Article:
and Satan came also among them; which word signifies an “adversary”, as in 1Ki 11:14 but does not design here a man adversary, as there, or one that envied Job’s prosperity, as Saadiah Gaon thinks, but an evil spirit, the old serpent, the devil, as in Re 12:9 who is an implacable and bitter enemy to men, especially to Christ and his people; and so has this name from his hatred of them, and opposition to them: Origen {k} observes, that this word, translated into the Greek language, is

antikeimenov, an “adversary”; but R. Levi {l} derives it from hjv, “to decline” or “turn aside”; and so Suidas says {m}, Satan, in the Hebrew language, is an apostate; and Theodoret {n} mentions both, that it signifies either an adversary or an apostate; the first derivation is best: knowing the end of the above meeting, that it was with respect to Job, and therefore he came with an intent to contradict what they should say of him, and to accuse him before God; he came among them as one of them, transforming himself into an angel of light, as he sometimes does; or he came, being sent for, and obliged to come to give an account of himself, and of what he had been doing in the world, in order to be reproved and punished: but though the stream of interpreters run this way, I cannot say I am satisfied with it; for, setting aside the passages in this book in question, angels are nowhere called “the sons of God”; for besides, this being denied of them in the sense that Christ is, they are represented as servants, yea, as servants to the sons of God, ministering spirits to the heirs of salvation; they call themselves the fellow servants of the saints, and of their brethren, but do not say that they are sons of the same family, or fellow heirs, or their brethren, Heb 1:5, moreover, they always stand in the presence of God, and behold his face, be they where they will, Mt 18:10 nor is there any particular day assigned them for the service of God; for though they are under the moral law, so far as it is suitable to their nature, yet not under the ceremonial law, to which the observance of days belonged; and besides, they have no rest night nor day, but continually serve God, and glorify him, saying, Holy, holy, holy, Lord God Almighty: and if this presentation of themselves to God is supposed to be in heaven, as where else should it be? it is not possible that Satan could come among them; he is fallen from heaven, being cast down from thence, nor can he, nor ever will he, be able to find a place any more there, see Lu 10:18 it seems better therefore to understand this of the people of God, of professors of religion, who, earlier than the times of Job, were distinguished from the men of the world by this character, “the sons of God”, Ge 6:2, such that were truly godly being so by adopting grace, and which was made manifest by their regeneration by the Spirit of God, and by their faith in Christ, and all were so by profession: now these assembled themselves together, to present themselves, their bodies and souls, before the Lord, which was but their reasonable service; as to pray unto him, and praise him, to offer sacrifice, and perform every religious exercise enjoined in those times; the apostle uses the like phrase of the saints’ social worship, Ro 12:1 now for this there was a “day”; though I very much question whether any sabbath, or much less a seventh day sabbath, was as yet instituted; but inasmuch as men agreed together to call on the name of the Lord, or to worship him in a social way, Ge 4:26 as it was necessary that a place should be appointed to meet at, so a time fixed by consent and agreement; even as now, the seventh day sabbath being abrogated, Christians agree to meet on the first day of the week, called the Lord’s day, in imitation of the apostles of Christ; and on one of these days thus fixed and agreed on was the above meeting, at which Satan came among them, as he frequently does in the assembly of the saints, to do what mischief he can; by snatching away the word from inattentive hearers, and by directing the eye to such objects, and putting such things into the mind, as divert from the service of God; or by suggesting to the saints themselves, that what is attended to does not belong to them, with many other things of the like kind: the Targum interprets this day of the day of judgment, at the beginning of the year, and the sons of God of angels, as do other Jewish writers.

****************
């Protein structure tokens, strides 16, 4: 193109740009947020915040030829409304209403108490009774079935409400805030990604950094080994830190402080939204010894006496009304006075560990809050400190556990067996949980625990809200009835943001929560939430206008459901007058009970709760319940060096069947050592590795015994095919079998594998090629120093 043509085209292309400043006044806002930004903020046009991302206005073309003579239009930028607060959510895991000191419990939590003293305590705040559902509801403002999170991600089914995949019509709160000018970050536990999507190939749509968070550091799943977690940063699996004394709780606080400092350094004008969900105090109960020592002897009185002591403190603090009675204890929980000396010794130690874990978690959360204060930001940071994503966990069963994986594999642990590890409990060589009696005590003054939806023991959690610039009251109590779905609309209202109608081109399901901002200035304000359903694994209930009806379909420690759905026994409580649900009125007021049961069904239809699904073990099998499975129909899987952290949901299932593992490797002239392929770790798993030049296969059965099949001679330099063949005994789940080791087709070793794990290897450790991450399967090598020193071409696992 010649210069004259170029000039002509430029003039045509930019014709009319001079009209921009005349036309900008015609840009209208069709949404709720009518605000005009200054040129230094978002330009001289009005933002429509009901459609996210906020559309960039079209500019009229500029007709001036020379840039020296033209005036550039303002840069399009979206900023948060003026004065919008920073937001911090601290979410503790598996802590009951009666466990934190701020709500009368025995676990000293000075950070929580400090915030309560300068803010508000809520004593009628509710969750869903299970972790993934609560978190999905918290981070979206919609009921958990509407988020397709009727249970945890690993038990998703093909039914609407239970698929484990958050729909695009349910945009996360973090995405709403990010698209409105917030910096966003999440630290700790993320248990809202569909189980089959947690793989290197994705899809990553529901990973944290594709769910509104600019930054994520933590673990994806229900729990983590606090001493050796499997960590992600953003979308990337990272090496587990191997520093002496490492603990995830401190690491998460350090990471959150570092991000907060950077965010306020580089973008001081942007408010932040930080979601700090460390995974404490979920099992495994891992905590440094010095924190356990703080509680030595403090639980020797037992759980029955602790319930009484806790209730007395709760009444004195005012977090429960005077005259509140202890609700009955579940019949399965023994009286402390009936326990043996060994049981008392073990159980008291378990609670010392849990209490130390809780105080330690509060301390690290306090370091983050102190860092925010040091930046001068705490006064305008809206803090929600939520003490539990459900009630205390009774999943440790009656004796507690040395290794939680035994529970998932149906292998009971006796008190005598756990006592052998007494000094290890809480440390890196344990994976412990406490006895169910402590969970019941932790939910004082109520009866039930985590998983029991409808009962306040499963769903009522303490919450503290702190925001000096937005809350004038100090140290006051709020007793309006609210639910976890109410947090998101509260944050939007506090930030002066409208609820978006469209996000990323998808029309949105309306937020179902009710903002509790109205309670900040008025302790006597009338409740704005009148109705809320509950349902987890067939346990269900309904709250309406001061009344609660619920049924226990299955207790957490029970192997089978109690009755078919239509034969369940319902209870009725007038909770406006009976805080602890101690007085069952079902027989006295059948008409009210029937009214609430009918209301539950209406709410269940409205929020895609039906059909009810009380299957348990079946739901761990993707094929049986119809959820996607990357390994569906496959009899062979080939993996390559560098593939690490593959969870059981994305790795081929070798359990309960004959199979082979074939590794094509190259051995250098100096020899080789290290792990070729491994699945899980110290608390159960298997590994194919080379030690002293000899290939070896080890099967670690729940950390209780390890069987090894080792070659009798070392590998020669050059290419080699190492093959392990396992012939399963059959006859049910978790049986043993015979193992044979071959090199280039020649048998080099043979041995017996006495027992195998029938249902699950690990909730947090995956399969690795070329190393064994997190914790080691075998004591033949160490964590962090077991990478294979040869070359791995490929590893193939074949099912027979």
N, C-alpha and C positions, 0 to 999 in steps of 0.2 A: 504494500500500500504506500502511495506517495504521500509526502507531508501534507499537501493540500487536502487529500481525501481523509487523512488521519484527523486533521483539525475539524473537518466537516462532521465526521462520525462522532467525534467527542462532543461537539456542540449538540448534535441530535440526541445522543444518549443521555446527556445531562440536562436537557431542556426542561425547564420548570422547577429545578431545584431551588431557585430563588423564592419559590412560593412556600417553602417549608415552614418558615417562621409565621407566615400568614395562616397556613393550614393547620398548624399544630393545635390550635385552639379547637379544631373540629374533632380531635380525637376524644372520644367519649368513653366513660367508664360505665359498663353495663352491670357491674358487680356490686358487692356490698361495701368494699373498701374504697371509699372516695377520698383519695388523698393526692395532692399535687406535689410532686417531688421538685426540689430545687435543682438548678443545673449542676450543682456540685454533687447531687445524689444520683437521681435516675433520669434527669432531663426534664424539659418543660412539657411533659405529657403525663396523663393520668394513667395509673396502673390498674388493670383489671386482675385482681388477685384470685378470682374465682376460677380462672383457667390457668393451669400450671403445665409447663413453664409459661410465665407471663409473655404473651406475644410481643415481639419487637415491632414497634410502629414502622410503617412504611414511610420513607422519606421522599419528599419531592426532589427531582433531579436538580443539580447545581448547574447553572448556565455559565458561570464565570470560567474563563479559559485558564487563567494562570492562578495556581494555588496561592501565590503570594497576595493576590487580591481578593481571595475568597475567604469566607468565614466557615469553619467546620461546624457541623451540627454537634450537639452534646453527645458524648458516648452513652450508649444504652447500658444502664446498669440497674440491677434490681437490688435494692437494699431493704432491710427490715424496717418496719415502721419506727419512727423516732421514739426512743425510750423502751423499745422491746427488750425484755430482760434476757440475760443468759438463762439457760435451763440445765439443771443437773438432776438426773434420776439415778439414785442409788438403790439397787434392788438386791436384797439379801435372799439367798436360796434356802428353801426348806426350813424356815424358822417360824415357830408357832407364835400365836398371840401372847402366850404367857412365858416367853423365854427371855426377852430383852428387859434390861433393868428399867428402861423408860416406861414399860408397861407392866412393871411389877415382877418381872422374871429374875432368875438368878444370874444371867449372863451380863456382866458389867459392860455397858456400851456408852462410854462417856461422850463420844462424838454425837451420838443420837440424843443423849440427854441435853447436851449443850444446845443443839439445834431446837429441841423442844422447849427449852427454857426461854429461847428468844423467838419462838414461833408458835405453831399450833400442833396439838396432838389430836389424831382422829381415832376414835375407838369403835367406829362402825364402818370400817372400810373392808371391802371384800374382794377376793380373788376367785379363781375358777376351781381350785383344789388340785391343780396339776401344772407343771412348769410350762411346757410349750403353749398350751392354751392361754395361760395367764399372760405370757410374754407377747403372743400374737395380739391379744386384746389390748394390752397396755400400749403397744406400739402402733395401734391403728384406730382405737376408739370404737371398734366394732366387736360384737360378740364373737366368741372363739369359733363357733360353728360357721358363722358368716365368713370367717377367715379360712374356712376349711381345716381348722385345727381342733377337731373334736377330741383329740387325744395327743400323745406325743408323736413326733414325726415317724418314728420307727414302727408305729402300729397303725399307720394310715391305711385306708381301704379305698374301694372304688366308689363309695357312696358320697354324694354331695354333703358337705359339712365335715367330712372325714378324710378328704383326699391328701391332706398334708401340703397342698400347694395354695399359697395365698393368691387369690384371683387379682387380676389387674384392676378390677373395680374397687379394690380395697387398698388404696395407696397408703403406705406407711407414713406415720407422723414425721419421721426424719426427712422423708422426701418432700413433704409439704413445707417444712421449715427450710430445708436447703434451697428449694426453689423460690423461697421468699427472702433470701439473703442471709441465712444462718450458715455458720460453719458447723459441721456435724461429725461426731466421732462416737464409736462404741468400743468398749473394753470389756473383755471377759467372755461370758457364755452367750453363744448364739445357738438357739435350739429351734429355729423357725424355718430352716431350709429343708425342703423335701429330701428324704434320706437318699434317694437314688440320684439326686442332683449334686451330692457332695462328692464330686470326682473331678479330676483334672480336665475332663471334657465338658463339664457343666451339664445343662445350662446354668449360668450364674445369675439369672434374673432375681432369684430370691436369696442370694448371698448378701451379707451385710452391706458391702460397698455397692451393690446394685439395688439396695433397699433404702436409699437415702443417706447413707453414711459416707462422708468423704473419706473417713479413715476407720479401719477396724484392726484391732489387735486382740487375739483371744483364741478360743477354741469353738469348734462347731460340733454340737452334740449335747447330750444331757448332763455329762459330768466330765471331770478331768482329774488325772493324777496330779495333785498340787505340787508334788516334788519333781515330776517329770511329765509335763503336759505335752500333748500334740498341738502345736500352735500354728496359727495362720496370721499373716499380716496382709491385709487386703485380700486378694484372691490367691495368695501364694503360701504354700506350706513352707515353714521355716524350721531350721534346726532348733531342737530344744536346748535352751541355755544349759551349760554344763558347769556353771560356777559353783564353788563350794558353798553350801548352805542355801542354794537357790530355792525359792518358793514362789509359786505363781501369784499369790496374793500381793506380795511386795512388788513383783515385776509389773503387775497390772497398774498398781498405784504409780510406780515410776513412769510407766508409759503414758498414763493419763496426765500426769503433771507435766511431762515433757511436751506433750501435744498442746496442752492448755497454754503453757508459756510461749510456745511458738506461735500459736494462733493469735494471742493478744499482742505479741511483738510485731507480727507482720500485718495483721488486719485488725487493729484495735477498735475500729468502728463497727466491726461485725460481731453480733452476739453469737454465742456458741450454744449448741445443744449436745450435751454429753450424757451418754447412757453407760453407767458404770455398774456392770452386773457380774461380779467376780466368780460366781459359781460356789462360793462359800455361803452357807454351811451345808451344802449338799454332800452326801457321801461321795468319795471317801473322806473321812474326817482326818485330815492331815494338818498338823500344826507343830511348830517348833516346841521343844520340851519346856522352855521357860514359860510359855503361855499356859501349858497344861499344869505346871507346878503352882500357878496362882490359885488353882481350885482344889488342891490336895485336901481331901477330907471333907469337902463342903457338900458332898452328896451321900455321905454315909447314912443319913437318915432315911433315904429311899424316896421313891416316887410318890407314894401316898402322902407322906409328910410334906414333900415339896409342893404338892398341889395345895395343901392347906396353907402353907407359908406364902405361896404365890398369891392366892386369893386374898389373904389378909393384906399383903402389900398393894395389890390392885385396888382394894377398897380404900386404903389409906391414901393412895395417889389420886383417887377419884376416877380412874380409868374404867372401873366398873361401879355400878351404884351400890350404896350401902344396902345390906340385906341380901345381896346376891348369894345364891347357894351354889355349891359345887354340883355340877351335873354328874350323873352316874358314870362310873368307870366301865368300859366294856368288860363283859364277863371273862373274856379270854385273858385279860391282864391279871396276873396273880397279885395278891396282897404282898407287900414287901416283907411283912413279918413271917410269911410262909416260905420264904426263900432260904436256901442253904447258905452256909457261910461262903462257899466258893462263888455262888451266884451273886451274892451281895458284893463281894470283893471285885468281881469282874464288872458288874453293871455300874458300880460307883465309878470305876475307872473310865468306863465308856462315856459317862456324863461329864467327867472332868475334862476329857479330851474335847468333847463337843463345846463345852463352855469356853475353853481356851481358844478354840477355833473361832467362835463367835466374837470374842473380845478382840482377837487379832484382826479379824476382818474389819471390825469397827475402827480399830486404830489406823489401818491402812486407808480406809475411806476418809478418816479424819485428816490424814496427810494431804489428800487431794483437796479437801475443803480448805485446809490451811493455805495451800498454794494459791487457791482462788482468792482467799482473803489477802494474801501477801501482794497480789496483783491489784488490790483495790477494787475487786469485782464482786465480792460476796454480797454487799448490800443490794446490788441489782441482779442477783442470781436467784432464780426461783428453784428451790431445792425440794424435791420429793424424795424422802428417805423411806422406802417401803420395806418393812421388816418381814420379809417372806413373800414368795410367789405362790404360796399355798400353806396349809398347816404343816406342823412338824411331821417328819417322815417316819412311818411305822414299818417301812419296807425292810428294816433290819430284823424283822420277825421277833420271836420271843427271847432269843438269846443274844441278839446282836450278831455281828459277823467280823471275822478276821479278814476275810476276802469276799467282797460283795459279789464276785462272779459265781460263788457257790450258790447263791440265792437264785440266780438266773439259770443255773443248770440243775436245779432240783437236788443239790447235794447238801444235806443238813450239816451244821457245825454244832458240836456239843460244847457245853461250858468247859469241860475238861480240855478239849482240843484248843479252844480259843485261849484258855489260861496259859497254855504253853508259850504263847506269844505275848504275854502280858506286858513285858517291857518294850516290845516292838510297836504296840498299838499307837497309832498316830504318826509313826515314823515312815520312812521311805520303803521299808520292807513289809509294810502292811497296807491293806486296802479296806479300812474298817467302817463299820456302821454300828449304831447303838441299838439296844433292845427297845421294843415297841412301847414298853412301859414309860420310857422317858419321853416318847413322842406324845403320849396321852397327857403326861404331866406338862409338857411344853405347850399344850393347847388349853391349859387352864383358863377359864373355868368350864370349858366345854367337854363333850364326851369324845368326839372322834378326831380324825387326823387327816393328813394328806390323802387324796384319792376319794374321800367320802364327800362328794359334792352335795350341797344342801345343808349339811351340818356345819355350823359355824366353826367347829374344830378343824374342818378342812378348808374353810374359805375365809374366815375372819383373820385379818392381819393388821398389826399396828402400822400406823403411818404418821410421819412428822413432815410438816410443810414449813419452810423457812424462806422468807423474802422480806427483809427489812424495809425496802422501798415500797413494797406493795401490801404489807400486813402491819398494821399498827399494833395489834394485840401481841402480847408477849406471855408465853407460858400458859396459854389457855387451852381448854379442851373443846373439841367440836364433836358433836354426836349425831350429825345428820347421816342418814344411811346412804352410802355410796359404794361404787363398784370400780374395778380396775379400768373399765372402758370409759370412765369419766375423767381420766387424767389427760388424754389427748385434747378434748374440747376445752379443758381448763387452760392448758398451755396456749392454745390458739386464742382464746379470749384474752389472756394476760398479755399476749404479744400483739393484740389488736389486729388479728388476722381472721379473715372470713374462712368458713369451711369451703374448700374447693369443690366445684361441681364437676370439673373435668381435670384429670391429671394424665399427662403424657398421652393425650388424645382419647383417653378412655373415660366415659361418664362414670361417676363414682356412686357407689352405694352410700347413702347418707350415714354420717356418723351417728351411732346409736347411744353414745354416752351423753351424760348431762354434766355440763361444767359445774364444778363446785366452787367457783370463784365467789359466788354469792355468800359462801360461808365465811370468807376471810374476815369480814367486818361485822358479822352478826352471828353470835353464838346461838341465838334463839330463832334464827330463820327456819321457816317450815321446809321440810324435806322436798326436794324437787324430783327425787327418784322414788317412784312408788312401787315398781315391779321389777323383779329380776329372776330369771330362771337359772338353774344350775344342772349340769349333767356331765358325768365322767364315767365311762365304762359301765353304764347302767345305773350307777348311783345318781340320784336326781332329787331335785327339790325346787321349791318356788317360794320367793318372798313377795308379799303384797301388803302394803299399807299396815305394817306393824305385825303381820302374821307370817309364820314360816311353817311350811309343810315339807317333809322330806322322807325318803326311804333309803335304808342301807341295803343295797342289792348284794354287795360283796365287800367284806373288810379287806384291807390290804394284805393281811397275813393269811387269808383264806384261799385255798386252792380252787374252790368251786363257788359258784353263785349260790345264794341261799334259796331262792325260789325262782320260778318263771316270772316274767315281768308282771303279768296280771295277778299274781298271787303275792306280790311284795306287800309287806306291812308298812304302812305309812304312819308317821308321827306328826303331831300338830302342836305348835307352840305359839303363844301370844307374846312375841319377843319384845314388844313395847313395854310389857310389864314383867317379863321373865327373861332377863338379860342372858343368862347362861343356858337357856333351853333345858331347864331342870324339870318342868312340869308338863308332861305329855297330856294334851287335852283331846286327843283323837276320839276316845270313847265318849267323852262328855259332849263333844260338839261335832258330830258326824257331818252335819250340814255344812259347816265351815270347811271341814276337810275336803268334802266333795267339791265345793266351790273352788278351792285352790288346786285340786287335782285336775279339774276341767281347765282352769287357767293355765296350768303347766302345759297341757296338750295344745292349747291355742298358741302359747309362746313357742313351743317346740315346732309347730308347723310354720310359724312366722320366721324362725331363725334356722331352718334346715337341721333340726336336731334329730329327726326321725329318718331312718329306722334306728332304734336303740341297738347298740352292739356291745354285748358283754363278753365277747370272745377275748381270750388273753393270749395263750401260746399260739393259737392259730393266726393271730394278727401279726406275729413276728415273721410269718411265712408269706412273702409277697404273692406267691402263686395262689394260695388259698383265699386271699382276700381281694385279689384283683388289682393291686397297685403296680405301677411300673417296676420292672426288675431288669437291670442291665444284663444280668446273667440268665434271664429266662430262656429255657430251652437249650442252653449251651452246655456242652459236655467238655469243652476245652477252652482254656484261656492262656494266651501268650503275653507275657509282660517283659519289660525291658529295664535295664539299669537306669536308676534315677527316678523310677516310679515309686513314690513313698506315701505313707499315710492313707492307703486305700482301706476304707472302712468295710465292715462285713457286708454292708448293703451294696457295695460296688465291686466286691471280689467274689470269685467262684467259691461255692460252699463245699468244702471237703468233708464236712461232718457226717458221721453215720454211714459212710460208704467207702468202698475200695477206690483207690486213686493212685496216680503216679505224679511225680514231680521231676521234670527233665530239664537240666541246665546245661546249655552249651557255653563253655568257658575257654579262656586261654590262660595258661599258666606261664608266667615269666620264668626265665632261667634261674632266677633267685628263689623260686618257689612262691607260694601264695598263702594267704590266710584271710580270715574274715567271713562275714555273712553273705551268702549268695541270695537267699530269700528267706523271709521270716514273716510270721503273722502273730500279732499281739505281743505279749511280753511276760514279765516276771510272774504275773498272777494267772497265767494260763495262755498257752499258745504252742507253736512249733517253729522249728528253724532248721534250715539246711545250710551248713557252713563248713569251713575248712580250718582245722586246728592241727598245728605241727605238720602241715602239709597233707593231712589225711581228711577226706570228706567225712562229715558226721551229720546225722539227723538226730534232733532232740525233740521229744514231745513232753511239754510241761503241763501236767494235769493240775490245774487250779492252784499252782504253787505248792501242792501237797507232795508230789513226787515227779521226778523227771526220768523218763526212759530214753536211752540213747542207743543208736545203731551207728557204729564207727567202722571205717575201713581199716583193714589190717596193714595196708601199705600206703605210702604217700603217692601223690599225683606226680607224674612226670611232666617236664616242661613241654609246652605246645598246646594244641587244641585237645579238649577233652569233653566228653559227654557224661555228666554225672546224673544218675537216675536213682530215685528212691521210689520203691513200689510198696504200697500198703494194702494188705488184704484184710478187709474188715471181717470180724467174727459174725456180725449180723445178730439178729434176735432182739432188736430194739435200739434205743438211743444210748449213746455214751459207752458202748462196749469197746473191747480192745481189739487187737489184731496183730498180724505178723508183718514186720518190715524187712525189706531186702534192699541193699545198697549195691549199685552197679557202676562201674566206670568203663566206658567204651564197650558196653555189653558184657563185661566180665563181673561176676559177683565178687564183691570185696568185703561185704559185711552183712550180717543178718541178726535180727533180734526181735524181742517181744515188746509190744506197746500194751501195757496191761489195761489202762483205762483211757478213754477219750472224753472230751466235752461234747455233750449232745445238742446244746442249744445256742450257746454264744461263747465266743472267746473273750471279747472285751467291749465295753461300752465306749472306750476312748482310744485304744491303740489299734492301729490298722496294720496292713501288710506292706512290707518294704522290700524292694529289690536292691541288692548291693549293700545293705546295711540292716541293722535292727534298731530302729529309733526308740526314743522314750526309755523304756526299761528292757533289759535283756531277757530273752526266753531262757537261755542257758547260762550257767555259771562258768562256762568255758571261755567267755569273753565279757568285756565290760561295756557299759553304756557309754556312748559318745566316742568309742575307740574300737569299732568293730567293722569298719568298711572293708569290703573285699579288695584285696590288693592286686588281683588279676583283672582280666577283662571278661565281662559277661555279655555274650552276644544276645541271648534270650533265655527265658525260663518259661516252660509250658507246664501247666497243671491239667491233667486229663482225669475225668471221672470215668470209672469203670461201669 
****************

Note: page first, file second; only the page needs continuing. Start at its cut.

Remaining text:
{k} Contr. Cels. l. 6. {l} In Ioc. {m} In voce satanav. {n} In 2 Reg. Quaest. 37.

Job 1:7